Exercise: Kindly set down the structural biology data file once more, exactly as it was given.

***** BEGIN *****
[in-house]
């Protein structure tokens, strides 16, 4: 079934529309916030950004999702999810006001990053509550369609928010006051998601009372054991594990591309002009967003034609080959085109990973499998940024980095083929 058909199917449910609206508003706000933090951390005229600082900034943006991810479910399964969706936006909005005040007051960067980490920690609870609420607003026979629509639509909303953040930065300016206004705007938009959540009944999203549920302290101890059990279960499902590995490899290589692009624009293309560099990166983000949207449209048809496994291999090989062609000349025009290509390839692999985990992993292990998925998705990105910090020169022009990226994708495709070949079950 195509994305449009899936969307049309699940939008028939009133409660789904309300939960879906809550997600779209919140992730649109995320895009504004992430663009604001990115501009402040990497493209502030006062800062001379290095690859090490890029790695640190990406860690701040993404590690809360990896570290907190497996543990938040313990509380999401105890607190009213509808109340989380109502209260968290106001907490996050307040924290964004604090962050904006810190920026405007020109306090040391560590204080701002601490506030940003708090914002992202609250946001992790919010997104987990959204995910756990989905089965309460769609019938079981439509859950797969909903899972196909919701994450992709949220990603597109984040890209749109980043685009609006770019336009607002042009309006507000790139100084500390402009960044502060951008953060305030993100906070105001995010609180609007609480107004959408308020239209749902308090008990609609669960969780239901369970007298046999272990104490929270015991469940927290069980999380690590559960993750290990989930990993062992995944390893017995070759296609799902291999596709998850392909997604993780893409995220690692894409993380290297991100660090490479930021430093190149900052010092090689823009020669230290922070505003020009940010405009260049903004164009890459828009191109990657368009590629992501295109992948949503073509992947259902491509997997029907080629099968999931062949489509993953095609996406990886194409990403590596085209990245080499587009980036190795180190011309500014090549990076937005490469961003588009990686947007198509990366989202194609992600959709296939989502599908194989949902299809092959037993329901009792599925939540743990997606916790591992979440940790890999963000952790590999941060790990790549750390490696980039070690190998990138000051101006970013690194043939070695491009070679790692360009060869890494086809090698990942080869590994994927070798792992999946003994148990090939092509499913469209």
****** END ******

[in-house]
């Protein structure tokens, strides 16, 4: 079934529309916030950004999702999810006001990053509550369609928010006051998601009372054991594990591309002009967003034609080959085109990973499998940024980095083929 058909199917449910609206508003706000933090951390005229600082900034943006991810479910399964969706936006909005005040007051960067980490920690609870609420607003026979629509639509909303953040930065300016206004705007938009959540009944999203549920302290101890059990279960499902590995490899290589692009624009293309560099990166983000949207449209048809496994291999090989062609000349025009290509390839692999985990992993292990998925998705990105910090020169022009990226994708495709070949079950 195509994305449009899936969307049309699940939008028939009133409660789904309300939960879906809550997600779209919140992730649109995320895009504004992430663009604001990115501009402040990497493209502030006062800062001379290095690859090490890029790695640190990406860690701040993404590690809360990896570290907190497996543990938040313990509380999401105890607190009213509808109340989380109502209260968290106001907490996050307040924290964004604090962050904006810190920026405007020109306090040391560590204080701002601490506030940003708090914002992202609250946001992790919010997104987990959204995910756990989905089965309460769609019938079981439509859950797969909903899972196909919701994450992709949220990603597109984040890209749109980043685009609006770019336009607002042009309006507000790139100084500390402009960044502060951008953060305030993100906070105001995010609180609007609480107004959408308020239209749902308090008990609609669960969780239901369970007298046999272990104490929270015991469940927290069980999380690590559960993750290990989930990993062992995944390893017995070759296609799902291999596709998850392909997604993780893409995220690692894409993380290297991100660090490479930021430093190149900052010092090689823009020669230290922070505003020009940010405009260049903004164009890459828009191109990657368009590629992501295109992948949503073509992947259902491509997997029907080629099968999931062949489509993953095609996406990886194409990403590596085209990245080499587009980036190795180190011309500014090549990076937005490469961003588009990686947007198509990366989202194609992600959709296939989502599908194989949902299809092959037993329901009792599925939540743990997606916790591992979440940790890999963000952790590999941060790990790549750390490696980039070690190998990138000051101006970013690194043939070695491009070679790692360009060869890494086809090698990942080869590994994927070798792992999946003994148990090939092509499913469209």